Fields: Colours / On Your Own
Seba: 20 Shades Of Me & You / Never Let You Go (Blu Mar Ten Remix)
VA: Northern Lights EP
Xtrah (ft Break, Code Breaker & DRS): 4 Track EP
It never ceases to amaze the way drum'n'bass artists (like their techno and house counterparts) manage to spin new and endlessly inventive variations on their genre conventions. Ben Wilson reminds us once again of that fact in the material he issues under the Fields name for labels like Mako's Utopia Music label and Break's Symmetry Recordings and, by way of example, his third Fields vinyl outing on Utopia Music. The disc's amazing “Colours” leaps to attention immediately, with Wilson deftly sprinkling its hard stepping pulse with wobbly sub-bass gurgle and a heady, ever-changing flow of cymbal patterns, wooden flute swirls, voice accents, and, the cherry on top, a trippy, high-pitched ping that chimes like clockwork. “On Your Own” (championed by the likes of Break, Calyx, and Goldie) takes the release to a whole other level, Wilson this time rewriting the drum'n'bass rulebook by following a haunting, dystopic intro with four stoked minutes of light-speed bass music skullduggery peppered with an aggressive hip-hop vocal line (“You all alone in these streets, cousin / Every man for thyself in this land we be gunnin'”).
Arriving fast on the heels of Sebastian Ahrenberg's superb Identity full-length (Secret Operations, 2013), Seba's fifth outing on Warm Communications (available in digital and twelve-inch vinyl formats) goes down smoothly indeed, especially when its two tracks stay true to his trademark sound. Classic Seba, “Shades Of Me & You” weaves voice samples (a soulful female singer and a deep male voice intoning “The future…is your time”), synth flourishes, and a deep stepping groove into six minutes of warm, drum'n'bass splendour. The sultry and sensual contributions by the female singer takes the track to a higher level, but Ahrenberg's handling of tension and release is as central to the tune's impact. On the flip, Blu Mar Ten (Chris Marigold and Michael Tognarelli) grabs the reins for a rework of Seba's “Never Let You Go.” An exercise in controlled euphoria, the anthem augments its light-speed pulse with a deadly bass undercurrent and the soulful musings of a female vocalist. Wrap the whole in atmospheric synth touches and the result is one more dynamic example of drum'n'bass artistry with Seba's name attached to it.
The profile of Xtrah (Londoner Yasin Elgohary) has risen in recent days due to his appearance on Goldie's 2011 FabricLive58 CD and via DJ support from the likes of Andy C, Friction, and Calyx, among others. For this four-track EP, Elgohary presents three new tracks along with a Break remix of Xtrah's Symmetry Recordings debut “Cyrax.” The set opens with a prototypical Xtrah belter, “Lost Time,” this one featuring restrained vocals by Codebreaker (“As my mind slips away / As my time slips away”) alongside writhing bass squelch, punchy groove, and spacy synthesizer textures. Slowing the BPM slightly and amping up the funk quotient, Xtrah joins forces with Symmetry head Break for “Always New” and brings along vocalist DRS for the ride. Pair a deep, grime-laden MC turn, sputtering bass throb, and slo-mo pulse and you've got an instant head-turner. In its tight stepping groove and heady production design, the B-side's “Groove Shadow” makes the best possible argument for Xtrah's inventive take on drum'n'bass, especially when the sub-bass and drum details offer such constant stimulation, while Break's panoramic take on “Cyrax” is about as pile-driving as one would expect.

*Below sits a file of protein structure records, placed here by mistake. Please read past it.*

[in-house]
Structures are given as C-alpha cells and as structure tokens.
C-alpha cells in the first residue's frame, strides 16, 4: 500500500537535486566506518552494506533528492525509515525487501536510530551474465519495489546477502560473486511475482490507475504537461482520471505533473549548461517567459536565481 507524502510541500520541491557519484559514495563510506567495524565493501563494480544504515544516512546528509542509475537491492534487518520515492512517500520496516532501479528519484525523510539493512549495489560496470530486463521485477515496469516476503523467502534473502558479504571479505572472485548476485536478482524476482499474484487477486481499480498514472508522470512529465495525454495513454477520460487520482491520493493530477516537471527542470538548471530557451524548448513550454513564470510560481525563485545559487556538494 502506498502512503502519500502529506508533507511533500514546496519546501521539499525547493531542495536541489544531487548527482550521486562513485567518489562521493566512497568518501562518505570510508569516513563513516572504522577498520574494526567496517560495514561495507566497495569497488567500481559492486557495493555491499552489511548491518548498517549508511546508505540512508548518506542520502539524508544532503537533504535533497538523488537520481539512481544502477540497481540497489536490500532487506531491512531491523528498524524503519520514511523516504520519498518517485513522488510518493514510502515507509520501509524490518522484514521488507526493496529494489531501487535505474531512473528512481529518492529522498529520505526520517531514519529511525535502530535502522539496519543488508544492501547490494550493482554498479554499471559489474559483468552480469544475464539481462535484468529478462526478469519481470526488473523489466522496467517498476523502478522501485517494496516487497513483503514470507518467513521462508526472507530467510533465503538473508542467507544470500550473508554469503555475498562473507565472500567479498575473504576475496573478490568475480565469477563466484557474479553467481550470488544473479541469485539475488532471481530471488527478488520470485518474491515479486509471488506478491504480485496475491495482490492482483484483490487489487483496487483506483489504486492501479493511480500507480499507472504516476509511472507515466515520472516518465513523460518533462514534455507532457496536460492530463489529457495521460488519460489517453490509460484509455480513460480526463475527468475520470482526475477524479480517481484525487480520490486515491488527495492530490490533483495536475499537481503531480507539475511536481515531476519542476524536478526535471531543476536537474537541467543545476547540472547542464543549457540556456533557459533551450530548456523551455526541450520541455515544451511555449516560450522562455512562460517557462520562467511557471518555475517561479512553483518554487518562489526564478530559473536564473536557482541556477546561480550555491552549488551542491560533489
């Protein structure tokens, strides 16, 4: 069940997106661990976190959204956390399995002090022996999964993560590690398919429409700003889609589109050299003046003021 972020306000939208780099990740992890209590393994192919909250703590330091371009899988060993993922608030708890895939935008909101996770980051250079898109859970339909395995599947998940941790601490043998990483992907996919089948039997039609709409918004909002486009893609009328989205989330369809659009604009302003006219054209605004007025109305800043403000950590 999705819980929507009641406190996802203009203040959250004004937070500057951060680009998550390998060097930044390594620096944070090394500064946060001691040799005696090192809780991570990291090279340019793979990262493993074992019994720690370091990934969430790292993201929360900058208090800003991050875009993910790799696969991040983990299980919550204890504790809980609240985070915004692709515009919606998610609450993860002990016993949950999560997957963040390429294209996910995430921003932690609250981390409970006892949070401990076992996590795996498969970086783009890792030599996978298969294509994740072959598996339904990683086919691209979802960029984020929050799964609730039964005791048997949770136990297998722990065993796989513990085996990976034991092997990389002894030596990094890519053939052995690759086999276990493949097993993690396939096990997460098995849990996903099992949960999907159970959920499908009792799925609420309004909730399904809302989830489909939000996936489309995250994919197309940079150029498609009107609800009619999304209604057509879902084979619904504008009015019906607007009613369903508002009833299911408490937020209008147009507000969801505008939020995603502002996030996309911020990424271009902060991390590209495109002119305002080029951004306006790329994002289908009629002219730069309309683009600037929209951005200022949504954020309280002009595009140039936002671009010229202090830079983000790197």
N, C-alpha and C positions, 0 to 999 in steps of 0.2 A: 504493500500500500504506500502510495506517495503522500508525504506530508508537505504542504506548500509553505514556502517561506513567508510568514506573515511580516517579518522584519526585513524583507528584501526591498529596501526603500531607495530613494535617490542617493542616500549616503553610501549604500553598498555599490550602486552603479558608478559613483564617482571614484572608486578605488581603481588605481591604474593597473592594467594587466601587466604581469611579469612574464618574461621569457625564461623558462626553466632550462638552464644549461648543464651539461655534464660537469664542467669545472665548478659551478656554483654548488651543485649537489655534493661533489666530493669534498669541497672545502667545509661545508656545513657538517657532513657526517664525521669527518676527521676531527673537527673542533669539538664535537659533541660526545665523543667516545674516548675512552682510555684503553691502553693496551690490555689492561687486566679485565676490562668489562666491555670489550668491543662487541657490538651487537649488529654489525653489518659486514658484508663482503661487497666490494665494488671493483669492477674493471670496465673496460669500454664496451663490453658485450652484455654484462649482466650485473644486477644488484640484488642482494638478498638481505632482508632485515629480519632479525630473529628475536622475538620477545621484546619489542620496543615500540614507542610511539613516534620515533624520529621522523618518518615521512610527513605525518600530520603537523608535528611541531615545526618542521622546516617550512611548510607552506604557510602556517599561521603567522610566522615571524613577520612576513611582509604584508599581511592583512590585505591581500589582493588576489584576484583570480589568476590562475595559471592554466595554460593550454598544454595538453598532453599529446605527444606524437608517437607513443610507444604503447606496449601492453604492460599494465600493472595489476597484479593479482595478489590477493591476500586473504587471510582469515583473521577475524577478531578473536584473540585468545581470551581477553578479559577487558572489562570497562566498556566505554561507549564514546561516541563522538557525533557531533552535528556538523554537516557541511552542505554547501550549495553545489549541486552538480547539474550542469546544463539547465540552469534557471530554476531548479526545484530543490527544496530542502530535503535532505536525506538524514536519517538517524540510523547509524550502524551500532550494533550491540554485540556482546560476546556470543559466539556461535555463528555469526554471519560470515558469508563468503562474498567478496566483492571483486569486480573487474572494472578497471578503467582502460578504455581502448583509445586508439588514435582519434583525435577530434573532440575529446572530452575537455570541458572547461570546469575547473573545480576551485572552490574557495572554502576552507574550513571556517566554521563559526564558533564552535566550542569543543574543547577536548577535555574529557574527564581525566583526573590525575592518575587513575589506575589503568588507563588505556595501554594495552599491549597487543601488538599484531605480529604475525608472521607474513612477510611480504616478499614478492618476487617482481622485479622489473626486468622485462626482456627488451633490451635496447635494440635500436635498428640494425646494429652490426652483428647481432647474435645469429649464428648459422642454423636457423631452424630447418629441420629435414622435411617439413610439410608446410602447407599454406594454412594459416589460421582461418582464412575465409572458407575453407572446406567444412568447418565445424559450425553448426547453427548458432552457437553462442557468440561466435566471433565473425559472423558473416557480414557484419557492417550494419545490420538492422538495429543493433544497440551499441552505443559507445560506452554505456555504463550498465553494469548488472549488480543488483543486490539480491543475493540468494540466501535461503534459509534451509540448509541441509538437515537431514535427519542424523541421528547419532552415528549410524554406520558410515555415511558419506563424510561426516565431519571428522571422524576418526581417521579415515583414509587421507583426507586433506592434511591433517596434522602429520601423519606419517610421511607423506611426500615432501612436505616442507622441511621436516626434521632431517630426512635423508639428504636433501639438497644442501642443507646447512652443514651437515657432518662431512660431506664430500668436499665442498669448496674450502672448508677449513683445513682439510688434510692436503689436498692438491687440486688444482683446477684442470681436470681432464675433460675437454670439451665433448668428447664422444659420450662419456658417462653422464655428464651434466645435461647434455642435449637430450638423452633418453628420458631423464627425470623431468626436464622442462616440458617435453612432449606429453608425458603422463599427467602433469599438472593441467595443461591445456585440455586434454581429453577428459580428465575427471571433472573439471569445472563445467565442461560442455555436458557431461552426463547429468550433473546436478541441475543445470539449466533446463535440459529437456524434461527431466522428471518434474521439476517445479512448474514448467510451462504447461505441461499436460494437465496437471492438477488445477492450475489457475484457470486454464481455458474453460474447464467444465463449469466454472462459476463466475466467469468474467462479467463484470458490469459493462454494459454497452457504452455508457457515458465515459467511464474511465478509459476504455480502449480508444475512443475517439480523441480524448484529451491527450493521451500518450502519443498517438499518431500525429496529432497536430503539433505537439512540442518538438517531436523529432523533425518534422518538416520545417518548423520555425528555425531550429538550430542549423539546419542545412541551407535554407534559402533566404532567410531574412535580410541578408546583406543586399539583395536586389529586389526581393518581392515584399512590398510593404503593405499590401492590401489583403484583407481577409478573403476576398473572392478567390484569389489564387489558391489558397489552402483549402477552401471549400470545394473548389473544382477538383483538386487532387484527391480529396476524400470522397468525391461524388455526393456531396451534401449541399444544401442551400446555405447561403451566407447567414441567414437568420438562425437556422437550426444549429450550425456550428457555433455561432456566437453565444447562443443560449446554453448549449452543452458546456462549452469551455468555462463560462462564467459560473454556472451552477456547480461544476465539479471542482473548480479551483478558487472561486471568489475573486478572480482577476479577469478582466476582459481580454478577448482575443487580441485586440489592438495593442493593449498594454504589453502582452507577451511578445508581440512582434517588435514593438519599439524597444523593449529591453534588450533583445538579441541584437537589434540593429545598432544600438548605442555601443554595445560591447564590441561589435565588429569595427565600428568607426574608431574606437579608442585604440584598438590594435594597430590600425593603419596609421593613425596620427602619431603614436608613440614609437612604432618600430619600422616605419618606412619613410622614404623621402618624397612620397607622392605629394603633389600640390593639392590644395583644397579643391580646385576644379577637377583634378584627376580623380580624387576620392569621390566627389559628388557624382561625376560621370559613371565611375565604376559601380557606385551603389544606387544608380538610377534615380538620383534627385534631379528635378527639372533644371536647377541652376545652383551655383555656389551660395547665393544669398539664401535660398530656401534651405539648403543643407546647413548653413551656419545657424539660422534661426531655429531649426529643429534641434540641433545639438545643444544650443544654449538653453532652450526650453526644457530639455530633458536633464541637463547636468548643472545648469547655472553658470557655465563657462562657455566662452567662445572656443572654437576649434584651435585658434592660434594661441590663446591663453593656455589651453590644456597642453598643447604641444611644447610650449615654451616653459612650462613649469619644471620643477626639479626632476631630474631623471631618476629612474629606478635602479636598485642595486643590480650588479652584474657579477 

Overseen by D.A (Daniel Clarke) and in operation since 2001, NexGen Music is founded upon the idea of showcasing the depth and diversity of electronic music and its sub-genres (among those listed at its site are dubstep, chill-out, nu-jazz, deep house, and drum'n'bass) and providing a context for experimentation and collaboration between artists. Its latest EP, Northern Lights, makes good on such principles by featuring four diverse cuts by multiple contributors.
The A-side clearly focuses on the jazzier end of the drum'n'bass spectrum. Faible (Stepan Christian, from Vienna, Austria and with NexGen Music since 2011) opens the disc with the sunny title track, a jazzy take that receives a strong boost from the serenading vocal charms of Iriann Joyce. Her voice isn't the only thing worth noting—the acoustic piano, muted trumpet, and synth textures Christian drapes across the track also contribute to its elegant and soulful spirit. And no, “Disco Inferno” isn't a cover of The Trammps' 1976 classic but instead a D.A rework of a high-energy cut by Clart (James Tan) and mSdoS (Chris Kouzellis). The inclusion of jazz guitar riffing gives the tune a George Benson vibe that suggests a better title for it might have been “Breezin',” and the presence of acoustic jazz instrumentation (saxophone, trumpet, piano) makes Clart and mSdoS's cut a natural companion to Faible's.
Physical Illusion (Pavel Kuzmin) and Sonny Crimea open the flip dynamically with “Something About Love,” which is powered by some of the tightest and punchiest drum patterning we've heard in these parts in quite a while. The track's other elements—a female vocal line, electric piano accents, etc.—are appealing, and the tempo contrast between the vocal and the drumming is also arresting, but the roaring groove is clearly the focal point. The final cut, “Mario in Computer Hell” by Reborn, feels like the odd man out in this context: while the track exemplifies the label's commitment to stylistic diversity, its day-glo synth swirls would sound more at home on a Hyperdub single than on Northern Lights, and the absence of drum'n'bass rhythms in the piece puts too much distance between it and the EP's other cuts. Still, three our of four ain't bad.